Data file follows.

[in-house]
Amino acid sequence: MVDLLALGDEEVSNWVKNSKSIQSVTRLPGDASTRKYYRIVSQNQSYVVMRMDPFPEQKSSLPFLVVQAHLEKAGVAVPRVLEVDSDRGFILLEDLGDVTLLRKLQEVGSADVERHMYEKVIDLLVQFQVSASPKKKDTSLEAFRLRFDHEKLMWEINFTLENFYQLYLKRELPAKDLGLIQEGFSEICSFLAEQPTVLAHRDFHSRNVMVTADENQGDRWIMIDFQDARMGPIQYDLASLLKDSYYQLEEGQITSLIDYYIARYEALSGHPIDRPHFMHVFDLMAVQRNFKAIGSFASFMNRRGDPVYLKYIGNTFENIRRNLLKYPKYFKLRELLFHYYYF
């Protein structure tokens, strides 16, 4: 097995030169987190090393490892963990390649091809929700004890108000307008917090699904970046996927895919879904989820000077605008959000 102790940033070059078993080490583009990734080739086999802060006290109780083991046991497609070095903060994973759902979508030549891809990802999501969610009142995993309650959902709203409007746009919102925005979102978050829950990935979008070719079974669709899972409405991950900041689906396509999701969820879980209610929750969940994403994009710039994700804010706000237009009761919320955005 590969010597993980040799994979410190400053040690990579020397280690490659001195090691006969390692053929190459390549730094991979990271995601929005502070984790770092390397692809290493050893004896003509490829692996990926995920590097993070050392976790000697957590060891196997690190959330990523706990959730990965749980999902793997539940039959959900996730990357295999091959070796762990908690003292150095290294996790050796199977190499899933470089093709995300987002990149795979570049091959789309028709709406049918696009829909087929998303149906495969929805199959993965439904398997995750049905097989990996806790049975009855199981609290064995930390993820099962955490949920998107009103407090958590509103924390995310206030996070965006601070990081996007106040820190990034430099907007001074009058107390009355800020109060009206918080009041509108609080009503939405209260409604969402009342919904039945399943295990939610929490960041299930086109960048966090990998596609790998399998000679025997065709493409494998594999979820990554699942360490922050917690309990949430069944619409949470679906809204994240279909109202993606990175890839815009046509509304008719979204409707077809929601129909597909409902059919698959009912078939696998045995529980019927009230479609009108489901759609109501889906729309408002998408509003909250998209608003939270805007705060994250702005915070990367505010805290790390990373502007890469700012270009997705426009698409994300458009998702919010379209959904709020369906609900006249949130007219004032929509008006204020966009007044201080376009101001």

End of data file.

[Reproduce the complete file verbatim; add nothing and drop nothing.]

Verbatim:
[in-house]
Amino acid sequence: MVDLLALGDEEVSNWVKNSKSIQSVTRLPGDASTRKYYRIVSQNQSYVVMRMDPFPEQKSSLPFLVVQAHLEKAGVAVPRVLEVDSDRGFILLEDLGDVTLLRKLQEVGSADVERHMYEKVIDLLVQFQVSASPKKKDTSLEAFRLRFDHEKLMWEINFTLENFYQLYLKRELPAKDLGLIQEGFSEICSFLAEQPTVLAHRDFHSRNVMVTADENQGDRWIMIDFQDARMGPIQYDLASLLKDSYYQLEEGQITSLIDYYIARYEALSGHPIDRPHFMHVFDLMAVQRNFKAIGSFASFMNRRGDPVYLKYIGNTFENIRRNLLKYPKYFKLRELLFHYYYF
């Protein structure tokens, strides 16, 4: 097995030169987190090393490892963990390649091809929700004890108000307008917090699904970046996927895919879904989820000077605008959000 102790940033070059078993080490583009990734080739086999802060006290109780083991046991497609070095903060994973759902979508030549891809990802999501969610009142995993309650959902709203409007746009919102925005979102978050829950990935979008070719079974669709899972409405991950900041689906396509999701969820879980209610929750969940994403994009710039994700804010706000237009009761919320955005 590969010597993980040799994979410190400053040690990579020397280690490659001195090691006969390692053929190459390549730094991979990271995601929005502070984790770092390397692809290493050893004896003509490829692996990926995920590097993070050392976790000697957590060891196997690190959330990523706990959730990965749980999902793997539940039959959900996730990357295999091959070796762990908690003292150095290294996790050796199977190499899933470089093709995300987002990149795979570049091959789309028709709406049918696009829909087929998303149906495969929805199959993965439904398997995750049905097989990996806790049975009855199981609290064995930390993820099962955490949920998107009103407090958590509103924390995310206030996070965006601070990081996007106040820190990034430099907007001074009058107390009355800020109060009206918080009041509108609080009503939405209260409604969402009342919904039945399943295990939610929490960041299930086109960048966090990998596609790998399998000679025997065709493409494998594999979820990554699942360490922050917690309990949430069944619409949470679906809204994240279909109202993606990175890839815009046509509304008719979204409707077809929601129909597909409902059919698959009912078939696998045995529980019927009230479609009108489901759609109501889906729309408002998408509003909250998209608003939270805007705060994250702005915070990367505010805290790390990373502007890469700012270009997705426009698409994300458009998702919010379209959904709020369906609900006249949130007219004032929509008006204020966009007044201080376009101001």